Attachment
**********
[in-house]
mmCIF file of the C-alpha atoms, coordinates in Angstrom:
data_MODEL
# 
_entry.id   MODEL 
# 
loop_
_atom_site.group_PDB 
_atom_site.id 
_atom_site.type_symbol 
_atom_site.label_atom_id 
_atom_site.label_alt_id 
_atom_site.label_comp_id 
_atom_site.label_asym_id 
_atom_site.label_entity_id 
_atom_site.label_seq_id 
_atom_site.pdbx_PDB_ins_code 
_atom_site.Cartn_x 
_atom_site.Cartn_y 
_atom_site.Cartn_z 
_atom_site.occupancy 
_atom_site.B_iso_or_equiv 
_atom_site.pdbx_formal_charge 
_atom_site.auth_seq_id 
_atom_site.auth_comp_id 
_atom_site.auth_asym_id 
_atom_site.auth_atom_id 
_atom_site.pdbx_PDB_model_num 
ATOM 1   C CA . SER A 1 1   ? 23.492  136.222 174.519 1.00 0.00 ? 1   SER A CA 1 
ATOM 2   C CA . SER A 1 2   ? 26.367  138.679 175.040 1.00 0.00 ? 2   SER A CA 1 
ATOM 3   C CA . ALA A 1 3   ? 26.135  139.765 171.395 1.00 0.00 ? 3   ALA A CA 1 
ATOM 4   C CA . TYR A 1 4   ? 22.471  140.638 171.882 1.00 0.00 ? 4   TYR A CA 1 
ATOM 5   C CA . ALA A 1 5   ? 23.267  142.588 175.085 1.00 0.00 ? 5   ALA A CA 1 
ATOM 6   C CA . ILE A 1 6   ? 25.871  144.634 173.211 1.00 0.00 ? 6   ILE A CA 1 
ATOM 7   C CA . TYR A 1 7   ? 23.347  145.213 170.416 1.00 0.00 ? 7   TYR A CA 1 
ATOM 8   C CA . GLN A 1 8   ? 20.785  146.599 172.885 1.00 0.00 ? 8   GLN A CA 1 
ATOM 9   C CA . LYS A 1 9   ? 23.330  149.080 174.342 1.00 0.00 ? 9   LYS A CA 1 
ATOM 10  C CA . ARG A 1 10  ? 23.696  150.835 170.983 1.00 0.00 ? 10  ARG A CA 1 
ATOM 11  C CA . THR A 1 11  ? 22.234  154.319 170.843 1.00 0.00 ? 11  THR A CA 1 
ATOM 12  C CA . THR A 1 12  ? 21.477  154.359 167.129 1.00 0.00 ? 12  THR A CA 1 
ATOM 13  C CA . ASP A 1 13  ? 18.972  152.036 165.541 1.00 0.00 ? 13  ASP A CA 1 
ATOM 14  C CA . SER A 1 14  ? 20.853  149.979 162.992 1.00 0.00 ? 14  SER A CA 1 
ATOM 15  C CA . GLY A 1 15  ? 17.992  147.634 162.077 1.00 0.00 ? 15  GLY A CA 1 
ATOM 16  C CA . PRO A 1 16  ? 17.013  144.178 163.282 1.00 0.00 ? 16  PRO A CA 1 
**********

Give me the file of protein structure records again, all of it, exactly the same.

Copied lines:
[in-house]
mmCIF file of the C-alpha atoms, coordinates in Angstrom:
data_MODEL
# 
_entry.id   MODEL 
# 
loop_
_atom_site.group_PDB 
_atom_site.id 
_atom_site.type_symbol 
_atom_site.label_atom_id 
_atom_site.label_alt_id 
_atom_site.label_comp_id 
_atom_site.label_asym_id 
_atom_site.label_entity_id 
_atom_site.label_seq_id 
_atom_site.pdbx_PDB_ins_code 
_atom_site.Cartn_x 
_atom_site.Cartn_y 
_atom_site.Cartn_z 
_atom_site.occupancy 
_atom_site.B_iso_or_equiv 
_atom_site.pdbx_formal_charge 
_atom_site.auth_seq_id 
_atom_site.auth_comp_id 
_atom_site.auth_asym_id 
_atom_site.auth_atom_id 
_atom_site.pdbx_PDB_model_num 
ATOM 1   C CA . SER A 1 1   ? 23.492  136.222 174.519 1.00 0.00 ? 1   SER A CA 1 
ATOM 2   C CA . SER A 1 2   ? 26.367  138.679 175.040 1.00 0.00 ? 2   SER A CA 1 
ATOM 3   C CA . ALA A 1 3   ? 26.135  139.765 171.395 1.00 0.00 ? 3   ALA A CA 1 
ATOM 4   C CA . TYR A 1 4   ? 22.471  140.638 171.882 1.00 0.00 ? 4   TYR A CA 1 
ATOM 5   C CA . ALA A 1 5   ? 23.267  142.588 175.085 1.00 0.00 ? 5   ALA A CA 1 
ATOM 6   C CA . ILE A 1 6   ? 25.871  144.634 173.211 1.00 0.00 ? 6   ILE A CA 1 
ATOM 7   C CA . TYR A 1 7   ? 23.347  145.213 170.416 1.00 0.00 ? 7   TYR A CA 1 
ATOM 8   C CA . GLN A 1 8   ? 20.785  146.599 172.885 1.00 0.00 ? 8   GLN A CA 1 
ATOM 9   C CA . LYS A 1 9   ? 23.330  149.080 174.342 1.00 0.00 ? 9   LYS A CA 1 
ATOM 10  C CA . ARG A 1 10  ? 23.696  150.835 170.983 1.00 0.00 ? 10  ARG A CA 1 
ATOM 11  C CA . THR A 1 11  ? 22.234  154.319 170.843 1.00 0.00 ? 11  THR A CA 1 
ATOM 12  C CA . THR A 1 12  ? 21.477  154.359 167.129 1.00 0.00 ? 12  THR A CA 1 
ATOM 13  C CA . ASP A 1 13  ? 18.972  152.036 165.541 1.00 0.00 ? 13  ASP A CA 1 
ATOM 14  C CA . SER A 1 14  ? 20.853  149.979 162.992 1.00 0.00 ? 14  SER A CA 1 
ATOM 15  C CA . GLY A 1 15  ? 17.992  147.634 162.077 1.00 0.00 ? 15  GLY A CA 1 
ATOM 16  C CA . PRO A 1 16  ? 17.013  144.178 163.282 1.00 0.00 ? 16  PRO A CA 1 